However, there is also the requirement for mirroring sensitive data in India, which adds further complexity. This would require the implementation of technical standards for the “mirroring” and also include the costly setup of additional infrastructure. Furthermore, the PDPB mandates that all “critical personal data” must be stored and processed in India, except under emergency circumstances or where the government has approved the transfer, taking into account India’s security and strategic interests. However, there is no clarity on the definition of such critical data in PDPB, as what constitutes critical data shall be defined by the Central Government from time to time.
Another serious difference lies in the role of public authorities. The PDPB significantly boosts the powers of the state by giving the central government the authority to define the data protection policy, to add or remove requirements and to exercise control over the operations of the DPA. The PDPB also lists a number of reasons – such as in the interest of the sovereignty and integrity of India, the security of the state, maintaining friendly relations with foreign states and maintaining public order which would justify the Central Government’s decision to exempt itself or any government agency from any or all provisions of the PDPB.
Looking for Solutions
The PDPB is one recent example of how the GDPR framework is being used as a model outside of the EU. Currently, no official discussions on the EU’s adequacy criteria have been initiated. At the same time, the EU-Japan agreement illustrates how certain inconsistencies, e.g. definitions, can be reconciled through negotiations and supplementary agreements.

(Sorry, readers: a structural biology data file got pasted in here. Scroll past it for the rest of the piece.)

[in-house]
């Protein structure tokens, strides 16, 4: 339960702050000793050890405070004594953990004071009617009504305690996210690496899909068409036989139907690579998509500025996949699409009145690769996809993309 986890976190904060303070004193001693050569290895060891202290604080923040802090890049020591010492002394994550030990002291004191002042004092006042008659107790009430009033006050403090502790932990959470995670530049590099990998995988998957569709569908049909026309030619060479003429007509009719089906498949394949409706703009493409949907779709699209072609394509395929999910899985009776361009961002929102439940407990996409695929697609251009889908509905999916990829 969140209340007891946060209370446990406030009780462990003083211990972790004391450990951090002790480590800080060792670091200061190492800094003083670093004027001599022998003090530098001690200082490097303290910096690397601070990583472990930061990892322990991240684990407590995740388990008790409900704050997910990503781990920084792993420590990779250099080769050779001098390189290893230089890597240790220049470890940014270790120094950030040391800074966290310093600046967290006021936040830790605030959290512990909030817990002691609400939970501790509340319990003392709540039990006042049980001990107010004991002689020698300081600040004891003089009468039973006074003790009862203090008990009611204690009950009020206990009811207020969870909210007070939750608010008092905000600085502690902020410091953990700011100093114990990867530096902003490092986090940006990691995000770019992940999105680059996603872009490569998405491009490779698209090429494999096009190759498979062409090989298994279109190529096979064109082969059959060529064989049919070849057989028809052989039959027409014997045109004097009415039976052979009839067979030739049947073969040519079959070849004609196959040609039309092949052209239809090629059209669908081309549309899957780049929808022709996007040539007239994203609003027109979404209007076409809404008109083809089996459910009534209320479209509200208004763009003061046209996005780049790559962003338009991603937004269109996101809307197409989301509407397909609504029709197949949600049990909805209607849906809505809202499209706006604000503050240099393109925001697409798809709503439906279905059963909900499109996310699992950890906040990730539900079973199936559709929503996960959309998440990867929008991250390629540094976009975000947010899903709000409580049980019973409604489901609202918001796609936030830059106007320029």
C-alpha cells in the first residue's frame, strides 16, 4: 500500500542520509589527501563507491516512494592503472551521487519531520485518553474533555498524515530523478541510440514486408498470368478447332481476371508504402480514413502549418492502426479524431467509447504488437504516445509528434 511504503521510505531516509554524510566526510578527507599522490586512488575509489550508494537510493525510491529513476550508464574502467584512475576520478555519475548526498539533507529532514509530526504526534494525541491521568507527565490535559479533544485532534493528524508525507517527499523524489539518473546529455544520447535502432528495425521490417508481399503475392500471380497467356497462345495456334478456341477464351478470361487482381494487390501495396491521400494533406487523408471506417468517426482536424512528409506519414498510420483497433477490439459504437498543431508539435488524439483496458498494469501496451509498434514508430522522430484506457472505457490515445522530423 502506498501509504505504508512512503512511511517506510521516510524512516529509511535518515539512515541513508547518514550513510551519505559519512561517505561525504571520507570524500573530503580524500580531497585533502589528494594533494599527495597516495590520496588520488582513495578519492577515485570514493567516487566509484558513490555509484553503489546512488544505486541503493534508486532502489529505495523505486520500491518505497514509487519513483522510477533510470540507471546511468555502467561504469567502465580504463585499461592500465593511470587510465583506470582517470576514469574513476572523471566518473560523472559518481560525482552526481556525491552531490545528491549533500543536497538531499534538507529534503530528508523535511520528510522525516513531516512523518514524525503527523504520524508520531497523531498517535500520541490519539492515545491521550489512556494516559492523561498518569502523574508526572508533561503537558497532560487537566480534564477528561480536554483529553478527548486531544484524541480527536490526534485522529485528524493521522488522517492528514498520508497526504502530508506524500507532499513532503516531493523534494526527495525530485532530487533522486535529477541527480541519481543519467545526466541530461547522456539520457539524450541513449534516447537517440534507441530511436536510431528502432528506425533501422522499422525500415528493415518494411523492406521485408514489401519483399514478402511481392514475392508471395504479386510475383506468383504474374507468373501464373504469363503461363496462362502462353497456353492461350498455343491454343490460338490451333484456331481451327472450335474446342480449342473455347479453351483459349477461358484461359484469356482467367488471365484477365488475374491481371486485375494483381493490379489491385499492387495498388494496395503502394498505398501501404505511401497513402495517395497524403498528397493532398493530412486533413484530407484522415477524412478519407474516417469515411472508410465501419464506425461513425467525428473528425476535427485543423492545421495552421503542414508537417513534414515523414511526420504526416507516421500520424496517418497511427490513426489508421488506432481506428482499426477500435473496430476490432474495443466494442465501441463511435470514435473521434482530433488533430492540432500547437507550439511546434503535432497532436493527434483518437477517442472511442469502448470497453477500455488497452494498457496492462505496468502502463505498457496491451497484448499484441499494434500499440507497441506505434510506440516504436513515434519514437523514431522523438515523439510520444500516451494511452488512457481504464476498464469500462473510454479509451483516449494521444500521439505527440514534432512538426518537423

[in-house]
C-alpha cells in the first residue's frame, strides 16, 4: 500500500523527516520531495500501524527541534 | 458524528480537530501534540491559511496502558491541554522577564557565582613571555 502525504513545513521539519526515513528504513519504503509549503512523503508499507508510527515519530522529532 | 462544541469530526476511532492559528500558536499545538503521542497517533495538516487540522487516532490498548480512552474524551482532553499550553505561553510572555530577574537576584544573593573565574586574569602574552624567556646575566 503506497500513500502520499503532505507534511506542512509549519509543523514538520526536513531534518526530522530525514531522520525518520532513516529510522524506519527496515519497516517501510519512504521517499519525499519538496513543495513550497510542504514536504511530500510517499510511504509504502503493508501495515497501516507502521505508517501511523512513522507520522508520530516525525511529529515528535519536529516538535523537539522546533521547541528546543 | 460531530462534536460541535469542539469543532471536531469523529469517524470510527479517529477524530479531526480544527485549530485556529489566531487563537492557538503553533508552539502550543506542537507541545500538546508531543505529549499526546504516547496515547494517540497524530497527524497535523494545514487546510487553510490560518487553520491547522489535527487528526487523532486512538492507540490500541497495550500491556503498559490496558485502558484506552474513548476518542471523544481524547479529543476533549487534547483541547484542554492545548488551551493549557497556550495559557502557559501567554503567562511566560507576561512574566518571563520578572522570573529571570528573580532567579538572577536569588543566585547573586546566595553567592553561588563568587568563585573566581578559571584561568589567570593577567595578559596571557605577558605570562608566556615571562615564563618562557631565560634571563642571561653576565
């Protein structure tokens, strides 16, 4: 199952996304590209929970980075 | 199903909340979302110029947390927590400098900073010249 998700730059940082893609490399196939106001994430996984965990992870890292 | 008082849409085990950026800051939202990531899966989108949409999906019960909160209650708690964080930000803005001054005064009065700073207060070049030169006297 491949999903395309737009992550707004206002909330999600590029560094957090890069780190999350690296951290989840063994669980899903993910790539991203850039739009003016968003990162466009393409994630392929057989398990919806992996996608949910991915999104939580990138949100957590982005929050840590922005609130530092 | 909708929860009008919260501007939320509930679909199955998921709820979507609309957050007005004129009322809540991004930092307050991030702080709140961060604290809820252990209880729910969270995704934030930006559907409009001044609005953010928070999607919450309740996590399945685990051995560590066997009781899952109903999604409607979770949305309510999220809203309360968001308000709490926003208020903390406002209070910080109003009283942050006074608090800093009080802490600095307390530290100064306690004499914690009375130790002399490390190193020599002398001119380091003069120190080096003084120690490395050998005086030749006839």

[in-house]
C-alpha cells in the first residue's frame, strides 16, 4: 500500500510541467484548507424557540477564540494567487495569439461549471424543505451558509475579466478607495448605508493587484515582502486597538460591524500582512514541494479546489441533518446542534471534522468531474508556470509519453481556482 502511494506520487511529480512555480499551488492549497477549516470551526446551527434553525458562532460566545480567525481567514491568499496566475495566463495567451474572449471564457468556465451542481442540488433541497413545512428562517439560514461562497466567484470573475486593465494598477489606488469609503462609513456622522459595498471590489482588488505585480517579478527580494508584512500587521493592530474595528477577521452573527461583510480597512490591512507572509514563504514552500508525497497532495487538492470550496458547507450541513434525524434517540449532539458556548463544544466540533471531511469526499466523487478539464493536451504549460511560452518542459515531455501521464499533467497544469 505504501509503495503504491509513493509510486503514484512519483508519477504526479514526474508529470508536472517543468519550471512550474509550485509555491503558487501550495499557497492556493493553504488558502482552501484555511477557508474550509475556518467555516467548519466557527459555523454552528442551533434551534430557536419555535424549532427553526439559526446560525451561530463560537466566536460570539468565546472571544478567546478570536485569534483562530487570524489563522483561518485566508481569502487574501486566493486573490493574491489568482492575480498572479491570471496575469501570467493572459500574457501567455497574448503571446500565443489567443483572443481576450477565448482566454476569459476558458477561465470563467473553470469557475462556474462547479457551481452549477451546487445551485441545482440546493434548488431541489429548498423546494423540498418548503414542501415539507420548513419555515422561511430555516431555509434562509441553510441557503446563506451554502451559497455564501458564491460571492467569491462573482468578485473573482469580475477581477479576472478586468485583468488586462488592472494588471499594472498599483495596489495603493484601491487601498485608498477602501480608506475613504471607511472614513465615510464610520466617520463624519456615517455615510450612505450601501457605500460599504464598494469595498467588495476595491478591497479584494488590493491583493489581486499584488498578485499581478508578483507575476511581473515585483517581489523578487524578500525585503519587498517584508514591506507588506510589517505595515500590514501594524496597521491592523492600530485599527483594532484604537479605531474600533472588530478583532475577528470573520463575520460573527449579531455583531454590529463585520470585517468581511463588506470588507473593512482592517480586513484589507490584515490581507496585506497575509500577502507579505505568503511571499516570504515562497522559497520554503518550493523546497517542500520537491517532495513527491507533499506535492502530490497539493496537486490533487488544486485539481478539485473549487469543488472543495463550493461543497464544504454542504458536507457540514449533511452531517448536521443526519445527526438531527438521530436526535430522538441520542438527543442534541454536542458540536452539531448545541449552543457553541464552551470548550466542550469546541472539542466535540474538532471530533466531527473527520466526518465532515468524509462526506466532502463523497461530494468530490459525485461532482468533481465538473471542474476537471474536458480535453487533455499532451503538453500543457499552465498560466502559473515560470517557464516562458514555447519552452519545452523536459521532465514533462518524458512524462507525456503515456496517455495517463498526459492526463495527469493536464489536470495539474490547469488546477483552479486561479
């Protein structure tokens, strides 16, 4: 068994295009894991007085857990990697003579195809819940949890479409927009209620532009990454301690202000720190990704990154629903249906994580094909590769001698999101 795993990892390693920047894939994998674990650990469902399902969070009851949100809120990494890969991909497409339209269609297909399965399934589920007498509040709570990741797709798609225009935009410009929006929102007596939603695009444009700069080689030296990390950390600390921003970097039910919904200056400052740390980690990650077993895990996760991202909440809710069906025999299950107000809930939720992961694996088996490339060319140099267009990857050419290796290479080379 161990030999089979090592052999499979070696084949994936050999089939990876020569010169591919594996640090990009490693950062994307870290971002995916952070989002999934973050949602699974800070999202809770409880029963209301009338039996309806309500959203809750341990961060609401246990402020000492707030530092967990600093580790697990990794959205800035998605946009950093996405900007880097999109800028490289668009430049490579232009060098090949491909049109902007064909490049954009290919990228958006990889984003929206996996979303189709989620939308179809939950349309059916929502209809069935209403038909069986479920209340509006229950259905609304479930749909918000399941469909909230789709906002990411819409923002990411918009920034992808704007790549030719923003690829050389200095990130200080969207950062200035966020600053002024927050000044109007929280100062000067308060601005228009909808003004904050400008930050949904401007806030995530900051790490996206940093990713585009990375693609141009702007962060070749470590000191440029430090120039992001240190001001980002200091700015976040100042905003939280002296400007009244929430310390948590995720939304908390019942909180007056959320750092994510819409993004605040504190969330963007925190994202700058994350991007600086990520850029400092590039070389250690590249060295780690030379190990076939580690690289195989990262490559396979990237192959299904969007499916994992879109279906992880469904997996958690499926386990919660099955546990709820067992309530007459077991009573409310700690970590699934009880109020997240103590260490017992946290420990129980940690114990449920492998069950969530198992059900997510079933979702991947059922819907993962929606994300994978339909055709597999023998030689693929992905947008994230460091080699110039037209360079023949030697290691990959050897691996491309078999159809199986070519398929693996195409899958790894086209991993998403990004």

The EU-India framework should focus on building a common baseline and furthering bilateral discussions. International organisations such as the World Trade Organisation may also offer neutral ground, adjusting the baseline of the main actors’ viewpoints. However, this may be challenging given India’s position in the G20 discussions on free data flows. In the long run, the regions could initiate talks on a separate bilateral agreement. A bilateral agreement could be based on SCCs which offer grounds for transferring personal data to and from India for commercial purposes. In that regard, the European Commission is encouraged to expand its work to bring the existing set of SCCs in line with the GDPR and to draft additional SCCs that cover new transfer scenarios.
Another option would be to move ahead with the development of certification schemes, despite these still being under discussion. The GDPR proposes that accredited certification bodies could support transfers of personal data to third-party countries or international organisations by assessing and approving organisations for compliance with data protection provisions by design and by default and certifying they have appropriate technical and organisational measures to ensure data security.
All in all, regulatory differences between countries cannot and should not be fully eradicated. While the EU will continue to promote the European model around the world and is open to working with trusted partners sharing the same standards and values, many countries may not be ready to adopt the GDPR regime just yet. Therefore, an interim solution would be the development of interoperable frameworks that facilitate mapping of requirements across borders and create mechanisms to reduce regulatory overload, developing bilateral discussions and implementing other mechanisms for cooperation such as certification.
About the Author
Anna-Maria Osula is a Senior Policy Officer at Guardtime, Senior Researcher at Tallinn University of Technology, Centre for Digital Forensics and Cyber Security, and a research fellow at Masaryk University.